Changing China & Shanghai highlights

Posted on June 10, 2011

0


“Stand on the Bund at night and be humbled. Because it’s clear it’s not our century anymore.” – Tom Ford

I spent yesterday in the buzzing craziness of Shanghai. It was my first return since visiting in January 2009, and it seems a lot has changed in such a short time! Here are some of my highlights from Shanghai along with a little bit of commentary on some differences I noticed..

1. Pudong & the Oriental Pearl TV Tower

The Pudong district epitomises the story of China’s rapid modernisation. Until the mid-90’s, the Pudong area was farmland. In 1994, they built the Oriental Pearl TV Tower, and within a decade, a wealthy new suburb had emerged. Today it is a designated Special Economic Zone full of parks, top-end and bottom-price shopping, as well as some dazzling feats in architecture.

The Oriental Pearl TV Tower is not the tallest observation deck in Shanghai (instead it’s the Jinmao or “bottle-opener” tower) but a ride to the top offers the chance to travel in one of the most futuristic buildings in the world, and one of the most iconic pieces of architecture in the Shanghai skyline.


2. The Maglev

You might remember from an earlier post that I travelled from Wuhan to Changsha on one of the world’s fastest trains, moving at around 350km an hour. Shanghai’s Maglev, which connects Longyang Road metro station with Pudong International Airport, is technically the world’s fastest train. It goes 30km in 8 minutes, and can travel at speeds of up to 431km an hour.

I took a ride on the Maglev to experience the fuss for myself and to be honest, I was a bit disappointed – while the train is capable of travelling at 431km/hour, it actually cruises along at 300km/hour. While that’s very fast, I have to admit to feeling let-down by China’s transport prowess. Admittedly, if this were a Tweet, I would hash-tag it with #firstworldproblems. But, the story does not end there.

Since returning home, I’ve learnt a few more things about the ‘darker side’ of China’s high-speed rail infrastructure. This post from Australia’s Lowy Institute raises questions about the economic viability of the enterprise while another article from Caixin points out that the technical and engineering expertise of the high-speed rail system are also under doubt.

3. The Bund and People Square

Even in two years, there are new buildings to see from The Bund walkway. Since Shanghai hosted the World Expo last year, the city has clearly made an effort to meet certain international standards about being a ‘world city’. Its Chinese characteristics have become almost as cosmopolitan as Beijing.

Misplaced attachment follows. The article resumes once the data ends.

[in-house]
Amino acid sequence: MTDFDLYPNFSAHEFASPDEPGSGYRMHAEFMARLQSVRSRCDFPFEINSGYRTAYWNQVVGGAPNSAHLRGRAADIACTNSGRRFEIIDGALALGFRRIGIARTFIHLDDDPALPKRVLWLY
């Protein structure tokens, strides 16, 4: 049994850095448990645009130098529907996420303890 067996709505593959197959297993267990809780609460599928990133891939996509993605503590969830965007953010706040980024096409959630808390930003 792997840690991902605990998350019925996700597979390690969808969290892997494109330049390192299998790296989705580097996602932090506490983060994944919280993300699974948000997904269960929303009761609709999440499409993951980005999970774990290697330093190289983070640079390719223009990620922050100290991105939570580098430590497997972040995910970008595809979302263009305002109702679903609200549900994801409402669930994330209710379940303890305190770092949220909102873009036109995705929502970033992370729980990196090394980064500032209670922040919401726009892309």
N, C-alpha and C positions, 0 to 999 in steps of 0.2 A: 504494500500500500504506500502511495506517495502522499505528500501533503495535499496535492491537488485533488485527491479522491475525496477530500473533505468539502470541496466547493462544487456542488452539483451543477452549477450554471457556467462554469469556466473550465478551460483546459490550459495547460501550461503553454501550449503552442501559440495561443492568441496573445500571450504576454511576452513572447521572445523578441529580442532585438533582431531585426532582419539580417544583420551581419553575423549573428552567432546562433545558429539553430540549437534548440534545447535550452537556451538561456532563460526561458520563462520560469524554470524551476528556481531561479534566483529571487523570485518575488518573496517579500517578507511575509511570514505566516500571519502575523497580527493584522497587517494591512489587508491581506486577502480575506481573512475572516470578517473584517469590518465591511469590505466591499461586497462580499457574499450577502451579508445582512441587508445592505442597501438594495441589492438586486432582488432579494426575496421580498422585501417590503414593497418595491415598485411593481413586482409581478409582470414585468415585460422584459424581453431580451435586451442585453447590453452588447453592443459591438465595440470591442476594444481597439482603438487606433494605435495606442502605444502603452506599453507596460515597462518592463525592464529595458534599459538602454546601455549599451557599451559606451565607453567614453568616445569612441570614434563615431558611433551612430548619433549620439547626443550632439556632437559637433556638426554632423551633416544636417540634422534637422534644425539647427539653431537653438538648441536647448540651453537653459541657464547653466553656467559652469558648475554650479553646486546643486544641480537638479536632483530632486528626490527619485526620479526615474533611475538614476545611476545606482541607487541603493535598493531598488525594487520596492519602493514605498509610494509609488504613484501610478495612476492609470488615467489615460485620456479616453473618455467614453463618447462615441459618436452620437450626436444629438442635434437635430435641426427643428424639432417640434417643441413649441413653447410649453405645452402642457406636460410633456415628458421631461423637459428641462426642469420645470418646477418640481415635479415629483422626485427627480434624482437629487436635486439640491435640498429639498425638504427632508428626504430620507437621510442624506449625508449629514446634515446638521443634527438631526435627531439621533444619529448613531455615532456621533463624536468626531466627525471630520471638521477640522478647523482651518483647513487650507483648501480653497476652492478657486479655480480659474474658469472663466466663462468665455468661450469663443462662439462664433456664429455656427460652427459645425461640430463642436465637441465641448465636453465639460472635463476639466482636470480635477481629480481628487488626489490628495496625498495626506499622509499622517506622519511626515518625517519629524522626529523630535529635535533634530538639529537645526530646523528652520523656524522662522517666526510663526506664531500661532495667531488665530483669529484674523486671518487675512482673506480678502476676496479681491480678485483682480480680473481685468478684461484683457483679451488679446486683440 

I also noticed that there were far fewer hagglers and beggars in this part of the city (Puxi), whereas on my last trip it was hard to miss the terrible poverty of people who had moved to the city from rural areas. While less poverty should point to a positive development, I suspect that the problem has not been solved, and instead the Shanghai city council have moved the problem to a less visible place. In fact, I noticed lots of changes like this – even the thick tangles of powerlines hanging above the city have been replaced with sterile new ones in many places. Again, this should point to a more positive development, but I’m not really sure if it is all just for show.

People Square is just as quirky and hectic as ever, as demonstrated in this picture of a shopfront window using sharks to attract attention to their products.

4. French Concession

The French Concession has also become far more cosmpolitan in the past two years. South Shaanxi Road is a who’s-who walk through of top brands in the fashion world. The number of expat housewives pushing their expensive prams along the cobbled paths shocked me – perhaps the French Concession is now more posh than cool?

But on the back streets there are still those quirky art shops and cosy cafes that made me fall in love with it.

Of course, nostalgia is a completely hapless emotion. As Haruki Murakami puts it in Kafka on the Shore: “Memories are what warm you up from the inside. But they’re also what tear you apart.”

The only way to approach a city you’ve already visited and loved is to acknowledge that it moved on the moment you left it. Shanghai, please don’t leave me behind!

You can view more of my pics from Shanghai and Hangzhou on my Flickr page.

Advertisements
Posted in: Travel, Writing